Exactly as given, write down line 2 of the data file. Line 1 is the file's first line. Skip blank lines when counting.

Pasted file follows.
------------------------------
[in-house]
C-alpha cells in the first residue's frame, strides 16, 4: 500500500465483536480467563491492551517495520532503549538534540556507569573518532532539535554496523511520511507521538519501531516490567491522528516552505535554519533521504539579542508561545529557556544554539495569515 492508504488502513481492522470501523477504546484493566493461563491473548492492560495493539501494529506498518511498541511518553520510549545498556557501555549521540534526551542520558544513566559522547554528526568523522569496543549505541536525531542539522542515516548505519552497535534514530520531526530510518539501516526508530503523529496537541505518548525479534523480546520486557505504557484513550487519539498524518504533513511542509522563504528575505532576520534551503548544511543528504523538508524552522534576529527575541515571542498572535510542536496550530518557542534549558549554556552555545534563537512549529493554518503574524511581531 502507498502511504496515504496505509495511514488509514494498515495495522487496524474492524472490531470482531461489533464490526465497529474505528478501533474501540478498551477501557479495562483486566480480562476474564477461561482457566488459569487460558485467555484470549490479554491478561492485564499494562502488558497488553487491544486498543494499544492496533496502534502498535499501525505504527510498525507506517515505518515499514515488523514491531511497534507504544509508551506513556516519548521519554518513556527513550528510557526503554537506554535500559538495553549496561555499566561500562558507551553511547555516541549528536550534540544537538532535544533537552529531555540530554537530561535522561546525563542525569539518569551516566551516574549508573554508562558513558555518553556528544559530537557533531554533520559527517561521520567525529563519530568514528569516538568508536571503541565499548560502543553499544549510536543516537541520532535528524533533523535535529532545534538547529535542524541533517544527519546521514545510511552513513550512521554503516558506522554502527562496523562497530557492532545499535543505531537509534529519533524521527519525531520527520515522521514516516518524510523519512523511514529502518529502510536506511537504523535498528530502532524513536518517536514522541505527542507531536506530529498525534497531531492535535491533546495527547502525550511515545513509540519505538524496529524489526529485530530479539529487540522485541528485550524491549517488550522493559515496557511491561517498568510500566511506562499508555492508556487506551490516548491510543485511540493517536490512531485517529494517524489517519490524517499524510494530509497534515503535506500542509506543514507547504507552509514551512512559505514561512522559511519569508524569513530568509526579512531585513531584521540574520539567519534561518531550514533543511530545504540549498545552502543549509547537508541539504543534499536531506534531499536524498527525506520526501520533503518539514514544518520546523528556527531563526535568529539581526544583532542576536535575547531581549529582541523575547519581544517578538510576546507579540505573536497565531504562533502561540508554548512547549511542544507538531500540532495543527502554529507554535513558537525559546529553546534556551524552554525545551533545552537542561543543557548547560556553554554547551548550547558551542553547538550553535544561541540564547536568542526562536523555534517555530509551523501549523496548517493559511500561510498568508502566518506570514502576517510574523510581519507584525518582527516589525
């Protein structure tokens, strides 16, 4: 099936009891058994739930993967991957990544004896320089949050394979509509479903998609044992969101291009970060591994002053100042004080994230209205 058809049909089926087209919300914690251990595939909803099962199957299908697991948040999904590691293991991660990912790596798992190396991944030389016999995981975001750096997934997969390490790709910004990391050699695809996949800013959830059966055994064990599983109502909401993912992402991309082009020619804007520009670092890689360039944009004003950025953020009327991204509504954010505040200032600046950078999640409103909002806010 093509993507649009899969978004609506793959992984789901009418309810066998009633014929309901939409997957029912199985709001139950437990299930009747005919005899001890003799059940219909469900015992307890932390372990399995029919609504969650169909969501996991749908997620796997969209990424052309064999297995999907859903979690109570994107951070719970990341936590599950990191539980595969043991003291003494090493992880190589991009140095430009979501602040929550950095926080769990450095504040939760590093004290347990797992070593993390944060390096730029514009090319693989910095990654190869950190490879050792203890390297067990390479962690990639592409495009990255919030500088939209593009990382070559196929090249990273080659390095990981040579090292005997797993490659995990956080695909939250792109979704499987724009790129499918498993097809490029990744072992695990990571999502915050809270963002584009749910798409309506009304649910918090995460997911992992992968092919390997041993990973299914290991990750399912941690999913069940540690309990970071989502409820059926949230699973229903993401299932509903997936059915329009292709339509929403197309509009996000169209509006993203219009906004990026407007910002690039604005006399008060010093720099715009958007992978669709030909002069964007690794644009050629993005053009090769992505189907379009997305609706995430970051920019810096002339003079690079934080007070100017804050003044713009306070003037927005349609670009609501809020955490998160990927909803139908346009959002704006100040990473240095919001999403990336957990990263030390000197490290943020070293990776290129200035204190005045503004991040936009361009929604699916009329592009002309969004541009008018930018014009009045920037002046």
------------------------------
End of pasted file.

C-alpha cells in the first residue's frame, strides 16, 4: 500500500465483536480467563491492551517495520532503549538534540556507569573518532532539535554496523511520511507521538519501531516490567491522528516552505535554519533521504539579542508561545529557556544554539495569515 492508504488502513481492522470501523477504546484493566493461563491473548492492560495493539501494529506498518511498541511518553520510549545498556557501555549521540534526551542520558544513566559522547554528526568523522569496543549505541536525531542539522542515516548505519552497535534514530520531526530510518539501516526508530503523529496537541505518548525479534523480546520486557505504557484513550487519539498524518504533513511542509522563504528575505532576520534551503548544511543528504523538508524552522534576529527575541515571542498572535510542536496550530518557542534549558549554556552555545534563537512549529493554518503574524511581531 502507498502511504496515504496505509495511514488509514494498515495495522487496524474492524472490531470482531461489533464490526465497529474505528478501533474501540478498551477501557479495562483486566480480562476474564477461561482457566488459569487460558485467555484470549490479554491478561492485564499494562502488558497488553487491544486498543494499544492496533496502534502498535499501525505504527510498525507506517515505518515499514515488523514491531511497534507504544509508551506513556516519548521519554518513556527513550528510557526503554537506554535500559538495553549496561555499566561500562558507551553511547555516541549528536550534540544537538532535544533537552529531555540530554537530561535522561546525563542525569539518569551516566551516574549508573554508562558513558555518553556528544559530537557533531554533520559527517561521520567525529563519530568514528569516538568508536571503541565499548560502543553499544549510536543516537541520532535528524533533523535535529532545534538547529535542524541533517544527519546521514545510511552513513550512521554503516558506522554502527562496523562497530557492532545499535543505531537509534529519533524521527519525531520527520515522521514516516518524510523519512523511514529502518529502510536506511537504523535498528530502532524513536518517536514522541505527542507531536506530529498525534497531531492535535491533546495527547502525550511515545513509540519505538524496529524489526529485530530479539529487540522485541528485550524491549517488550522493559515496557511491561517498568510500566511506562499508555492508556487506551490516548491510543485511540493517536490512531485517529494517524489517519490524517499524510494530509497534515503535506500542509506543514507547504507552509514551512512559505514561512522559511519569508524569513530568509526579512531585513531584521540574520539567519534561518531550514533543511530545504540549498545552502543549509547537508541539504543534499536531506534531499536524498527525506520526501520533503518539514514544518520546523528556527531563526535568529539581526544583532542576536535575547531581549529582541523575547519581544517578538510576546507579540505573536497565531504562533502561540508554548512547549511542544507538531500540532495543527502554529507554535513558537525559546529553546534556551524552554525545551533545552537542561543543557548547560556553554554547551548550547558551542553547538550553535544561541540564547536568542526562536523555534517555530509551523501549523496548517493559511500561510498568508502566518506570514502576517510574523510581519507584525518582527516589525